GBA Logo horizontal Facebook LinkedIn Email Pinterest Twitter X Instagram YouTube Icon Navigation Search Icon Main Search Icon Video Play Icon Plus Icon Minus Icon Picture icon Hamburger Icon Close Icon Sorted

Community and Q&A

Vertical siding window trim detail

connorkatz | Posted in Energy Efficiency and Durability on

Question about window trim details with vertical siding – in this case Hardie panel board and batten.

Typically when vertical siding is installed it gets put tight up against the window on all sides, then the trim goes over that around the window.

Thinking years(decades) down the road, if you ever need to replace a window (and want to use a nailfin window, not some crappy replacement window) you have to cut back the siding to get at the nailfin to remove the window.

I am wondering if anyone has installed vertical siding, keeping it short of the window by a couple inches and then rabbeting the back of the trim so it butts up to the window and covers the vertical siding by an 1″-1.5″ 

So for example w 5/16″ Hardie panel you would use 5/4 trim  and route out 5/16″ deep 1-1.5″ in on the window trim(probably LP or something, no one wants to dado or route out Hardie)

That way if you remove just the trim you have direct access to the nailfin to remove the window, similarly to how you would when installing horizontal lap siding.

Cant think of any reason why this wouldn’t work, just wondering if anyone has any thoughts?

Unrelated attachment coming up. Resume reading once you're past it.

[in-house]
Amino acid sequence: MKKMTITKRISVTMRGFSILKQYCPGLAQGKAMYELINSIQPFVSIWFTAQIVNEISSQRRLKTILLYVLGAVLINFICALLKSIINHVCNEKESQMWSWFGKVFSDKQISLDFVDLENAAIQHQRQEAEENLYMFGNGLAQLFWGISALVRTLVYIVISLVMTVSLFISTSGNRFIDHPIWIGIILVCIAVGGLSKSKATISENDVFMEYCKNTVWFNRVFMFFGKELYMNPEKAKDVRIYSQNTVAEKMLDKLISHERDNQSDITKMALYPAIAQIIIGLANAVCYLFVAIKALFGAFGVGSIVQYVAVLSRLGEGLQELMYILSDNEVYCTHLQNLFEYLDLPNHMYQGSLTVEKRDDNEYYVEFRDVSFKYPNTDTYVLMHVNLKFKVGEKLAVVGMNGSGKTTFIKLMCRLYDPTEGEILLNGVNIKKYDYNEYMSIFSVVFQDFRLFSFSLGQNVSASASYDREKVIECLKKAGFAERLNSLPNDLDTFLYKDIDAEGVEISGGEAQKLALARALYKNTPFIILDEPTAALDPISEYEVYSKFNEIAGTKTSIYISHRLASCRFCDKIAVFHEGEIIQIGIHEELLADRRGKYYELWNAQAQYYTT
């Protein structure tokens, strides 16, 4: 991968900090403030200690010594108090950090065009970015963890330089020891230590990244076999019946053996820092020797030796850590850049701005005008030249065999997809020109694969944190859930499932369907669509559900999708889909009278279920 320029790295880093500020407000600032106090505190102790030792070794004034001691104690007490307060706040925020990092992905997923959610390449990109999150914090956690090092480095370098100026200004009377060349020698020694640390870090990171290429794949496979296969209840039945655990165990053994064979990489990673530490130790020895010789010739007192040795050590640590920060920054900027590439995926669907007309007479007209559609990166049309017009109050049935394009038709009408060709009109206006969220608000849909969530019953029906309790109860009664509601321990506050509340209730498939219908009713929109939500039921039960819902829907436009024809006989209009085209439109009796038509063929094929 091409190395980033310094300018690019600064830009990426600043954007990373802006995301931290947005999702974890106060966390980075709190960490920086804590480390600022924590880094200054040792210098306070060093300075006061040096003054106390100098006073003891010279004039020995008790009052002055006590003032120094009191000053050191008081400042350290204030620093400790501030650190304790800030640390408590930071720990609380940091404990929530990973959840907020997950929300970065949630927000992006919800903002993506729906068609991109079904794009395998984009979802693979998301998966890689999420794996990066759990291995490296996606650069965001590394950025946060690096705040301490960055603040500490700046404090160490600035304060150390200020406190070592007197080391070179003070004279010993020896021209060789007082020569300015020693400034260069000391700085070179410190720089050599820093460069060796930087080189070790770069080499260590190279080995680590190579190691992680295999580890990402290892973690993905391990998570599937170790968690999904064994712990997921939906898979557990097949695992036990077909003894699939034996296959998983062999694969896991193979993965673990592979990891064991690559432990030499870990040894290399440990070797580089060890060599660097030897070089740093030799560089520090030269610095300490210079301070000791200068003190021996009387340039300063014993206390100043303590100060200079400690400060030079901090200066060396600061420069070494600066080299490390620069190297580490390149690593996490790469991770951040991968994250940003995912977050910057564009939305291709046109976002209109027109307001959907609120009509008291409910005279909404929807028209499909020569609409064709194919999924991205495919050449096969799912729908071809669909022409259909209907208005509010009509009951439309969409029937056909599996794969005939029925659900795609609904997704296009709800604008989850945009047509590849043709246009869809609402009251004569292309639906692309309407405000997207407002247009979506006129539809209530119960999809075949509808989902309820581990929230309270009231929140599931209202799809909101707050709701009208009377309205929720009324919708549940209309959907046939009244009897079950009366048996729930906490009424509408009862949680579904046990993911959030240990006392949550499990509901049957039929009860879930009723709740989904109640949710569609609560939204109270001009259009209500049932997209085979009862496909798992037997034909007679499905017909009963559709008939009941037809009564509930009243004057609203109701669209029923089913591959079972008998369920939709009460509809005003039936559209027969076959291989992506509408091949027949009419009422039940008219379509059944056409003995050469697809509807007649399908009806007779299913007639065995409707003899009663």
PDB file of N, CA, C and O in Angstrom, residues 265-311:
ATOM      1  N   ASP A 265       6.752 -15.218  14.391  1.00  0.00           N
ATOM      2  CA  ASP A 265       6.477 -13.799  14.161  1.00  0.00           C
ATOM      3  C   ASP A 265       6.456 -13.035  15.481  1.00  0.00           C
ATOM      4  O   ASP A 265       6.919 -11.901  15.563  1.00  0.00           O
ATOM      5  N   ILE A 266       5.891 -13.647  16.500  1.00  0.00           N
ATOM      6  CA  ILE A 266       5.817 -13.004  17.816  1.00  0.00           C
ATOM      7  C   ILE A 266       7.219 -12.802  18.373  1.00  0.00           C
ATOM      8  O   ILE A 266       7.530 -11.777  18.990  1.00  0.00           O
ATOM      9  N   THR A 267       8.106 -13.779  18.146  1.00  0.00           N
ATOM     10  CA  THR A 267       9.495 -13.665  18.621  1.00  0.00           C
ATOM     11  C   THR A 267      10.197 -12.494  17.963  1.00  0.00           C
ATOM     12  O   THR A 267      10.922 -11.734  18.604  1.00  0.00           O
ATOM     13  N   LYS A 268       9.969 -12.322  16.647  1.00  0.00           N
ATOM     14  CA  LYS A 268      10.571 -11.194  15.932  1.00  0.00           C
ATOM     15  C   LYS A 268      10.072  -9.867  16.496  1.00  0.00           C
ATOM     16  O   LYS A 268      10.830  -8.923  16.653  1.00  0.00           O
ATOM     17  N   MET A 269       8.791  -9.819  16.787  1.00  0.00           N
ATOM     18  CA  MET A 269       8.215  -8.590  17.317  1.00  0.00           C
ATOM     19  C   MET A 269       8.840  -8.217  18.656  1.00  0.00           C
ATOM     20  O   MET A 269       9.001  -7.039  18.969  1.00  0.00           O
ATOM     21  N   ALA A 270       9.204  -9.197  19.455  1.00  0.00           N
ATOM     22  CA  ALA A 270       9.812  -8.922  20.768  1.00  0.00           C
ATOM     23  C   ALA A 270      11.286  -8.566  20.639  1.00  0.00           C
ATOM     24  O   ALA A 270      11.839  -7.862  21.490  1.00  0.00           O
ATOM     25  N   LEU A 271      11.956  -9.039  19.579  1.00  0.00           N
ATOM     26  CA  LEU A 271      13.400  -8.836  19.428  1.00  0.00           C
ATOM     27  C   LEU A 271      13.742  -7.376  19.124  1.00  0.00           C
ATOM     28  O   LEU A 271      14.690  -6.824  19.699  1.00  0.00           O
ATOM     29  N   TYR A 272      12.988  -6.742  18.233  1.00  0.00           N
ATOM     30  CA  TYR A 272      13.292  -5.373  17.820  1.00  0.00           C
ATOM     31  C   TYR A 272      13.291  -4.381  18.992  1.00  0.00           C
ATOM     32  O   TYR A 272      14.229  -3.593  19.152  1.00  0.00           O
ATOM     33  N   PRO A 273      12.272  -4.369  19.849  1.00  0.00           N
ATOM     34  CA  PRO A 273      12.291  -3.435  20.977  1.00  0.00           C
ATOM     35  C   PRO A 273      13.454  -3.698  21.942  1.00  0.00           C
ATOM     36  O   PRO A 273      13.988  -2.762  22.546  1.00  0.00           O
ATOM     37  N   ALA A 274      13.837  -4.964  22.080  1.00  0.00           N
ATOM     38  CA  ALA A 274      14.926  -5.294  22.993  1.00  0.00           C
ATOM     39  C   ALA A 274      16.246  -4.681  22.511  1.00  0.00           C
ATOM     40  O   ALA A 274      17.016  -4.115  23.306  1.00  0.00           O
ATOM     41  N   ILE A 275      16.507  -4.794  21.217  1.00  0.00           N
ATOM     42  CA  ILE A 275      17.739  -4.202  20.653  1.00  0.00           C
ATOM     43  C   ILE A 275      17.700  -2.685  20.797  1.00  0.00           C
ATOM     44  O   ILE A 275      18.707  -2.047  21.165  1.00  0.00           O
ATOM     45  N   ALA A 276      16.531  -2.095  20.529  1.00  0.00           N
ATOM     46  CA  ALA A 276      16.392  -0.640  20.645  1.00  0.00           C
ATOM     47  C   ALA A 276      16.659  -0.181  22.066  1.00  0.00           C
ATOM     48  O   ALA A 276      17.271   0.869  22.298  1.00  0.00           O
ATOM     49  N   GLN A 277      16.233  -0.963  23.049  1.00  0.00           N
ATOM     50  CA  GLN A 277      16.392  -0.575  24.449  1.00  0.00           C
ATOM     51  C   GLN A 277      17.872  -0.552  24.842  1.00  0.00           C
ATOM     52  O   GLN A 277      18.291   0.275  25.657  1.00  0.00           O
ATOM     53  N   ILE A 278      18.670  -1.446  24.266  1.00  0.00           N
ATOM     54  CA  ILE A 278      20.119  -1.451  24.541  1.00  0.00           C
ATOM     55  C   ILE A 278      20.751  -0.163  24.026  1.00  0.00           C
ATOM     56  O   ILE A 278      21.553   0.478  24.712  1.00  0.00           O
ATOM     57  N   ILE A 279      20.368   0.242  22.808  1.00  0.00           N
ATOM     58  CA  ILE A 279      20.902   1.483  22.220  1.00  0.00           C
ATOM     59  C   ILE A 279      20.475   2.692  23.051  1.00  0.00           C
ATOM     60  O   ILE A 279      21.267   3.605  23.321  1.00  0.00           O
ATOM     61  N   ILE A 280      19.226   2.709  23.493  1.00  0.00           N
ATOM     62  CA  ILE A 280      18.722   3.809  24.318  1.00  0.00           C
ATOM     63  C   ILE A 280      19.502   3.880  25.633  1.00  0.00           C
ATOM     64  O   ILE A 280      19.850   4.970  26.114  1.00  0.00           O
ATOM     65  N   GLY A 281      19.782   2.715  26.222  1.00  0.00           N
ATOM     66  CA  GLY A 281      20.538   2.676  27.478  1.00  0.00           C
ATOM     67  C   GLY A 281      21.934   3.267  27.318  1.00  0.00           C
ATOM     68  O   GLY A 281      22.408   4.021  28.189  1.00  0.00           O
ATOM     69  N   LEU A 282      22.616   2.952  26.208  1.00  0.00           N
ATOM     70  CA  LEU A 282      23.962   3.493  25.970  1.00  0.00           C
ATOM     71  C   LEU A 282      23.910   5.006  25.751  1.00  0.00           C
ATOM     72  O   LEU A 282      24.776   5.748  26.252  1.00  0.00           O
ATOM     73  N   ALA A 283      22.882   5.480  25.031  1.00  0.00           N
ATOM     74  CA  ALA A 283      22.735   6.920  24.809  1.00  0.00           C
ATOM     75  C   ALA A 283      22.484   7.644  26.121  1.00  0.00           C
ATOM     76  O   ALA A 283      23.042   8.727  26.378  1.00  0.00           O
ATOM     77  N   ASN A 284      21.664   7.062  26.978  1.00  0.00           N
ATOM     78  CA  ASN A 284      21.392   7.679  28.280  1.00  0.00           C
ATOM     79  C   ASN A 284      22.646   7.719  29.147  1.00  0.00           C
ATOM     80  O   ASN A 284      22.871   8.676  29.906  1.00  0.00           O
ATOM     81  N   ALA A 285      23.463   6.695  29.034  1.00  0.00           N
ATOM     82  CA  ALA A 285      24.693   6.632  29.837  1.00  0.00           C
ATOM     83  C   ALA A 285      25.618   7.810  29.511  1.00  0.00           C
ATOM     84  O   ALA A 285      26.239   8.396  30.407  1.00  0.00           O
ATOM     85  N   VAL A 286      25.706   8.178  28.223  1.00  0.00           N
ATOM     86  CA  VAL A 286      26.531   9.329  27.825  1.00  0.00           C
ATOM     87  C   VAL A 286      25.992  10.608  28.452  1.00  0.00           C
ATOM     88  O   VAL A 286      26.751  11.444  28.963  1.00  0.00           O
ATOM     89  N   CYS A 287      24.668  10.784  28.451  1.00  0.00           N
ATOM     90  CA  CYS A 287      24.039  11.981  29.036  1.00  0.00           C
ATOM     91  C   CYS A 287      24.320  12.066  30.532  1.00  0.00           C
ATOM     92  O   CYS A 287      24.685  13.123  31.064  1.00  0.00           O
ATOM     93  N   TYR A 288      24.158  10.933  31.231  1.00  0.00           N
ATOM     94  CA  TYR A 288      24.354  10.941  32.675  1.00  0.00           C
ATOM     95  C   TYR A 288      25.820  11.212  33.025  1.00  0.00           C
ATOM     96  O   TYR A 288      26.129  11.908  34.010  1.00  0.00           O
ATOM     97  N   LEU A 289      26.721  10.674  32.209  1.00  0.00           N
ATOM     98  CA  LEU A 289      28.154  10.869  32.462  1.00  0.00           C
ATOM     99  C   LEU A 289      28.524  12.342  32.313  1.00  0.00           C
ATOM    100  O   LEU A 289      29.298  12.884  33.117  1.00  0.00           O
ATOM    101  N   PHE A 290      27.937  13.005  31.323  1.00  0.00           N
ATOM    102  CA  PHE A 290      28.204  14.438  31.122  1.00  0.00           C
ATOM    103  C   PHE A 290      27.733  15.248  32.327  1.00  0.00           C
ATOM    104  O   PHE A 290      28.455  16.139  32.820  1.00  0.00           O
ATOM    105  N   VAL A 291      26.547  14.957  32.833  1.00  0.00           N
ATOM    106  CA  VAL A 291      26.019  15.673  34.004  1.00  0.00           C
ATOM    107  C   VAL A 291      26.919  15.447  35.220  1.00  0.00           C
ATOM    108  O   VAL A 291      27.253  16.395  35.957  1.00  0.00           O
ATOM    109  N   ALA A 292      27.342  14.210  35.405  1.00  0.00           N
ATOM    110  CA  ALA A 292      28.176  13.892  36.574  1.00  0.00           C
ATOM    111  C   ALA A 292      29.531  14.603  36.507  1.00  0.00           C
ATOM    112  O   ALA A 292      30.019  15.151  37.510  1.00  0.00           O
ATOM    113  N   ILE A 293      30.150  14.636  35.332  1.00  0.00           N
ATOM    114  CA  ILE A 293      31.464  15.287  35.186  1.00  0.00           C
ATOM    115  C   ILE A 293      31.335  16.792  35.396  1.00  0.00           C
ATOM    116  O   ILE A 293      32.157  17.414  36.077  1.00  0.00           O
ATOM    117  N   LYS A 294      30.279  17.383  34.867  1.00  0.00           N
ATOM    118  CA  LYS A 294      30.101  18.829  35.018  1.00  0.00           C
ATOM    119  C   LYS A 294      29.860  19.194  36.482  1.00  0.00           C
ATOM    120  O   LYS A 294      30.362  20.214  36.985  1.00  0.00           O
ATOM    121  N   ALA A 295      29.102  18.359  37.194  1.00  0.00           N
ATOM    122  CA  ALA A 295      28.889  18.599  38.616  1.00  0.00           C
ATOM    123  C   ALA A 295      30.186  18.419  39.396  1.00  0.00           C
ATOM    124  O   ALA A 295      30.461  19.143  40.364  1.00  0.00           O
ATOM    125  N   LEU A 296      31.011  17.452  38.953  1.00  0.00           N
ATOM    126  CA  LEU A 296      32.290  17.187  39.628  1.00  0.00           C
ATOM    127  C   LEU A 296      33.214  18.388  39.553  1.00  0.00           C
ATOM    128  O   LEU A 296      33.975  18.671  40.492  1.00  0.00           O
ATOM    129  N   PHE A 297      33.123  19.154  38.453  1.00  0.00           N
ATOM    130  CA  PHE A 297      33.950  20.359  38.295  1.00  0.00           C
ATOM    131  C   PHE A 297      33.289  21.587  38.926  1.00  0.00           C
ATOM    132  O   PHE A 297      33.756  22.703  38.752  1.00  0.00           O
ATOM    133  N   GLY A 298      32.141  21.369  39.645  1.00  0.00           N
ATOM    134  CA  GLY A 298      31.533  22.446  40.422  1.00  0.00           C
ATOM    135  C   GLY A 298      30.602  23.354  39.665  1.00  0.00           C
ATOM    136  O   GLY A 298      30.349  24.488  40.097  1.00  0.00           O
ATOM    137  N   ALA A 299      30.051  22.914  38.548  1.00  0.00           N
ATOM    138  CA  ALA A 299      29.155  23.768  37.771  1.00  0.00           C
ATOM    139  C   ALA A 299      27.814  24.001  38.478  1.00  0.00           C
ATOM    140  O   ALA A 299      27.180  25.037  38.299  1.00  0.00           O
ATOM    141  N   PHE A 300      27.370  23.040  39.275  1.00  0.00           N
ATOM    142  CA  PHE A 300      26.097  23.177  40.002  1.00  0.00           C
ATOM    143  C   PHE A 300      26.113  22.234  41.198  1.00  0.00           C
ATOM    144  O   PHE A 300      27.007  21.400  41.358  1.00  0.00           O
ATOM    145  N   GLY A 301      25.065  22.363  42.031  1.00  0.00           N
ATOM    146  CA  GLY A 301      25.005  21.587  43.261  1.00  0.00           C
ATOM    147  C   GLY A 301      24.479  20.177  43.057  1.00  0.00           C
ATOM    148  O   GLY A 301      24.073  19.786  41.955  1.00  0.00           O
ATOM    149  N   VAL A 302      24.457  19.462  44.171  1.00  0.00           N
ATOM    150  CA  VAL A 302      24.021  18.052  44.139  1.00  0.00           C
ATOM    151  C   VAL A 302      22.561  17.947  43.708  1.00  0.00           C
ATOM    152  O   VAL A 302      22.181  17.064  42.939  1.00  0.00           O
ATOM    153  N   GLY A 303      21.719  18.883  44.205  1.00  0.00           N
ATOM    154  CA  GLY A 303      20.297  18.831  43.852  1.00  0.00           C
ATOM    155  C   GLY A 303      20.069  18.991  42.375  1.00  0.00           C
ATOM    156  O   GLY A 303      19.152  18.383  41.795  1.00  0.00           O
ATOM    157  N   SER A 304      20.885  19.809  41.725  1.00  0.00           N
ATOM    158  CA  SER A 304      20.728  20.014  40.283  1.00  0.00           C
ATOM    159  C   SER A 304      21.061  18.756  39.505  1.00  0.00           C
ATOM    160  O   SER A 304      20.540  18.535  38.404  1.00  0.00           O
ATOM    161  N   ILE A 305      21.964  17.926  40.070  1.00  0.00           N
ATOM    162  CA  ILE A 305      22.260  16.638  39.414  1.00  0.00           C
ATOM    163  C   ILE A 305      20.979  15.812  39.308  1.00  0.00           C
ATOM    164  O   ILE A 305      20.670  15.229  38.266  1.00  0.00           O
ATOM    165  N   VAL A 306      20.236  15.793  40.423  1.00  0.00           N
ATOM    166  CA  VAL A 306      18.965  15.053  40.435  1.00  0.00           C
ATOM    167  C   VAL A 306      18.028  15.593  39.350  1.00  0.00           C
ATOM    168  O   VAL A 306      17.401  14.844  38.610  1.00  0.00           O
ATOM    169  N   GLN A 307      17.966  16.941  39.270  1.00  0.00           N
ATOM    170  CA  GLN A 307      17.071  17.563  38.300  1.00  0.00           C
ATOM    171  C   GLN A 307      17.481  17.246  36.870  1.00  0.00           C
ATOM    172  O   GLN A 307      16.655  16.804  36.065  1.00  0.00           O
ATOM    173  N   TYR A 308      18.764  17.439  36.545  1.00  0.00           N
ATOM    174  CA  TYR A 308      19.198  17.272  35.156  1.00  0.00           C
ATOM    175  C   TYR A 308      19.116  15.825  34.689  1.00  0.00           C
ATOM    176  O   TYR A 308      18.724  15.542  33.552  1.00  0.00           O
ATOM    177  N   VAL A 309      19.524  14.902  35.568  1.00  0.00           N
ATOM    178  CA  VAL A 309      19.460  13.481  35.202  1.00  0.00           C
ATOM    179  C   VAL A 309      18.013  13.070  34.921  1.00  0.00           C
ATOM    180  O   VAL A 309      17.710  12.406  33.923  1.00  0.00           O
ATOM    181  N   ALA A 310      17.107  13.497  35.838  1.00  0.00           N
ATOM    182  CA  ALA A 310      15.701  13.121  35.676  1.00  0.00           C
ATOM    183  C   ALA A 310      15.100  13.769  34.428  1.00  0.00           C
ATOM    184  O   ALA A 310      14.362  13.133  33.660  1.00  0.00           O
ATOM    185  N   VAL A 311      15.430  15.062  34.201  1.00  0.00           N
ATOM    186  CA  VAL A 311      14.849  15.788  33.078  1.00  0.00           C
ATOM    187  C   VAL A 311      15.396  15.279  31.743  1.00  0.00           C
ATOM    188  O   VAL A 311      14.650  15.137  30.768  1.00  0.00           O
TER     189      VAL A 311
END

GBA Prime

Join the leading community of building science experts

Become a GBA Prime member and get instant access to the latest developments in green building, research, and reports from the field.


  1. Expert Member


    Sounds like a good detail. Another alternative if you want to apply the trim over the Hardi-board (as the battens are) would be to keep the siding back off the flange, add a piece of slightly thinner material to fill the gap, caulk the joint, and install the trim.

    This is a lot easier if you have a rain-screen cavity. As long as you keep the furring strips back off the flange, you can leave the siding tight to the window, as it will be easy to cut back later if window replacement is necessary.

  2. andy_ | | #2

    The two methods described, trim over the siding and trim butting the siding are done that way because of the materials and the tolerances in cutting them. Shingles and lap siding can easily be cut to fit up against the trim, but the trim would be difficult to scribe to go over the shingles.
    Big boards that butt up to the trim for B&B are possible, but it's easier to have a little wiggle room around the window on those boards and just cover them up with the (now thinner and cheaper) trim. Board and batten with Hardie is usually big 4x8 sheets with "battens" tacked on mostly for decorative purposes.
    In the unlikely event that you'd be replacing entire window units, I'd be inclined to use the trim as a guide and cut right through the board and replace with a deeper trim piece once the window was replaced. Basically, there's a way to do that down the road that doesn't change the initial install method. Either way, I'd be much more concerned with flashing and water drainage details today than with a possible repair method decades from now.

Log in or create an account to post an answer.


Recent Questions and Replies

  • |
  • |
  • |
  • |